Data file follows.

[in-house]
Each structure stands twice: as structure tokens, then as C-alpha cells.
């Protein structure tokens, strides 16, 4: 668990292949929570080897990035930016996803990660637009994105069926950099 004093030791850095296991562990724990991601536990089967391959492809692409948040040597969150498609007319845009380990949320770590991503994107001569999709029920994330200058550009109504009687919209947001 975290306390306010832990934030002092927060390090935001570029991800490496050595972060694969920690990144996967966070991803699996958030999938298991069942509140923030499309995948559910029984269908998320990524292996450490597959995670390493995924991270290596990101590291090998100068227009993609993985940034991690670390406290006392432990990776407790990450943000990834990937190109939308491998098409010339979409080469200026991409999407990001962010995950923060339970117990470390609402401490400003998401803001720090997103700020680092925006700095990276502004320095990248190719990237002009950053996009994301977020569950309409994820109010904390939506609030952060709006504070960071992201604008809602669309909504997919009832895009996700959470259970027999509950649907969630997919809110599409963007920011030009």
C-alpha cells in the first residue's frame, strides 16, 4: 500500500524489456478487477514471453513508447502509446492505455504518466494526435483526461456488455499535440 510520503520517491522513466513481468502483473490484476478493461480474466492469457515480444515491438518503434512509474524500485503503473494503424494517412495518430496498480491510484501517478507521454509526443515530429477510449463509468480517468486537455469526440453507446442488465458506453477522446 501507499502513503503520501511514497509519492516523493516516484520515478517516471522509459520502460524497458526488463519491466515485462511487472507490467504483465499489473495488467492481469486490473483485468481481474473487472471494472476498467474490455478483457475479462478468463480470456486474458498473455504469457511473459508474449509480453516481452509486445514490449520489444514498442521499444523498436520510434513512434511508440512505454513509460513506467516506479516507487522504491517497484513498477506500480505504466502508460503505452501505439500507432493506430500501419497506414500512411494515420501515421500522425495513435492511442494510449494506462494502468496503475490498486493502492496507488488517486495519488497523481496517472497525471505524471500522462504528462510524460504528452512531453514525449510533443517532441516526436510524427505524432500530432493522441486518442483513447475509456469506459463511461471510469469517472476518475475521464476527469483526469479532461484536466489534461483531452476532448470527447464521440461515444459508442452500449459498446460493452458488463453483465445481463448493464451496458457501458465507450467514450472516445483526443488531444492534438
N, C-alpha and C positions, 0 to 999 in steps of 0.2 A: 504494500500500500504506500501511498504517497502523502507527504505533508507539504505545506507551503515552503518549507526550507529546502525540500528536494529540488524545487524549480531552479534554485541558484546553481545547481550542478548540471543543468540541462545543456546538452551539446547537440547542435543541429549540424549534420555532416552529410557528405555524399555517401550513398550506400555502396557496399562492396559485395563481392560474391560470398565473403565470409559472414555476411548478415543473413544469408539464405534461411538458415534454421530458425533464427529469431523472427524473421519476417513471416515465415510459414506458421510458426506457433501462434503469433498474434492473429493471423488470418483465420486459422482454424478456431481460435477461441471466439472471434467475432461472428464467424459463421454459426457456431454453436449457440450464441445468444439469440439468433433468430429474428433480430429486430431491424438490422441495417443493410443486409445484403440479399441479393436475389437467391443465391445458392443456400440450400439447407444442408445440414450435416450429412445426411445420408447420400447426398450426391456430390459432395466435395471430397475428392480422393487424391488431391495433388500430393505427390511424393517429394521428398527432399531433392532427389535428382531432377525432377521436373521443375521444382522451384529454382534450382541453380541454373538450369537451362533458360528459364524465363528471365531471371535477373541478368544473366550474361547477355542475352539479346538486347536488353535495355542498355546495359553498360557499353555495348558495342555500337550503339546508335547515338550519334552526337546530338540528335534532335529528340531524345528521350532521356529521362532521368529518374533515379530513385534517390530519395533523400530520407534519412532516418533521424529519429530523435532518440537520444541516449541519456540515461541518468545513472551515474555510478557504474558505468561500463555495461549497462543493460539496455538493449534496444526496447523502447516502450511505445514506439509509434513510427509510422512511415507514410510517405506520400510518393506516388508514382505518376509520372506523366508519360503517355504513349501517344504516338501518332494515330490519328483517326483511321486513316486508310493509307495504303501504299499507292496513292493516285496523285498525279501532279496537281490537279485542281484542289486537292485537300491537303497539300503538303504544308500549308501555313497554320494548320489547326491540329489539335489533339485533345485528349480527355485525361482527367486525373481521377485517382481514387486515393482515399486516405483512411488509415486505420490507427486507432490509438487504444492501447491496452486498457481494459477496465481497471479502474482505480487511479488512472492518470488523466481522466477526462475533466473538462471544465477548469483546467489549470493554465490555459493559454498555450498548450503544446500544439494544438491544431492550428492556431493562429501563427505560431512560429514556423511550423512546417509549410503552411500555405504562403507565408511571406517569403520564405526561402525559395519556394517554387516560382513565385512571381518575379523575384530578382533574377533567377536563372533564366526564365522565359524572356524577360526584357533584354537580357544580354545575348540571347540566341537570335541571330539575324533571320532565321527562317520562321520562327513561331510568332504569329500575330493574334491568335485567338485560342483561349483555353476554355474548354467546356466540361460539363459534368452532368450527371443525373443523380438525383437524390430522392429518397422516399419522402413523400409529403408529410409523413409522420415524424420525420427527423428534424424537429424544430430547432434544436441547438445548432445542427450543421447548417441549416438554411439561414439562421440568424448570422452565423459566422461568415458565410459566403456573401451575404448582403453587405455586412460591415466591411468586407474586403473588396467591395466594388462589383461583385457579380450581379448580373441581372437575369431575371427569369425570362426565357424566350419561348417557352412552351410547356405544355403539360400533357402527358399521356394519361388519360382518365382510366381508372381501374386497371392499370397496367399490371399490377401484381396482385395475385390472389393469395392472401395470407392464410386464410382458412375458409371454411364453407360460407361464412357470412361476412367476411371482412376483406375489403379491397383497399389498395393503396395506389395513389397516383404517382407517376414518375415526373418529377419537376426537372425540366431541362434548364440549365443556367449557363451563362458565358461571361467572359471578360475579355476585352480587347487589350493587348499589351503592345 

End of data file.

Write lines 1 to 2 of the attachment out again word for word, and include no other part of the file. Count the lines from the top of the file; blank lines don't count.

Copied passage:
[in-house]
Each structure stands twice: as structure tokens, then as C-alpha cells.